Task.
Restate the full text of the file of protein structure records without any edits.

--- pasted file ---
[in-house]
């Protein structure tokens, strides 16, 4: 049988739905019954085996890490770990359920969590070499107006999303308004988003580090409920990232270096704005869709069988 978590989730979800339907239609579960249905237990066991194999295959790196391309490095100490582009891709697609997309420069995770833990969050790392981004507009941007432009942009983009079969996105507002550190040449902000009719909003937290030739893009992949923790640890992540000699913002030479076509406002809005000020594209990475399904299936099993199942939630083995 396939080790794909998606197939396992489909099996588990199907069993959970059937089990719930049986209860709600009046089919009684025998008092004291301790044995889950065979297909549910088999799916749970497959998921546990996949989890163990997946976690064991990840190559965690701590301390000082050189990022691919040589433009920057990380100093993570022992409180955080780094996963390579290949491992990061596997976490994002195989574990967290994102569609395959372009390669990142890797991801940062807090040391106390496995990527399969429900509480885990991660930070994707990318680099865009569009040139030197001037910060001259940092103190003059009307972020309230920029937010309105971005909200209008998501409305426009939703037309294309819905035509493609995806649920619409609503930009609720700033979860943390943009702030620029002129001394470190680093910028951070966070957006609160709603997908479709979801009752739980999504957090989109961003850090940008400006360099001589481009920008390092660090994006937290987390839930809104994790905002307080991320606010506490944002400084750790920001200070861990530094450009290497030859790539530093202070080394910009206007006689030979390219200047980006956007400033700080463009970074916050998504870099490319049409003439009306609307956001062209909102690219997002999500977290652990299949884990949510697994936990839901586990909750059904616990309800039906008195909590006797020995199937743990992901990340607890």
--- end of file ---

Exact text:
[in-house]
């Protein structure tokens, strides 16, 4: 049988739905019954085996890490770990359920969590070499107006999303308004988003580090409920990232270096704005869709069988 978590989730979800339907239609579960249905237990066991194999295959790196391309490095100490582009891709697609997309420069995770833990969050790392981004507009941007432009942009983009079969996105507002550190040449902000009719909003937290030739893009992949923790640890992540000699913002030479076509406002809005000020594209990475399904299936099993199942939630083995 396939080790794909998606197939396992489909099996588990199907069993959970059937089990719930049986209860709600009046089919009684025998008092004291301790044995889950065979297909549910088999799916749970497959998921546990996949989890163990997946976690064991990840190559965690701590301390000082050189990022691919040589433009920057990380100093993570022992409180955080780094996963390579290949491992990061596997976490994002195989574990967290994102569609395959372009390669990142890797991801940062807090040391106390496995990527399969429900509480885990991660930070994707990318680099865009569009040139030197001037910060001259940092103190003059009307972020309230920029937010309105971005909200209008998501409305426009939703037309294309819905035509493609995806649920619409609503930009609720700033979860943390943009702030620029002129001394470190680093910028951070966070957006609160709603997908479709979801009752739980999504957090989109961003850090940008400006360099001589481009920008390092660090994006937290987390839930809104994790905002307080991320606010506490944002400084750790920001200070861990530094450009290497030859790539530093202070080394910009206007006689030979390219200047980006956007400033700080463009970074916050998504870099490319049409003439009306609307956001062209909102690219997002999500977290652990299949884990949510697994936990839901586990909750059904616990309800039906008195909590006797020995199937743990992901990340607890």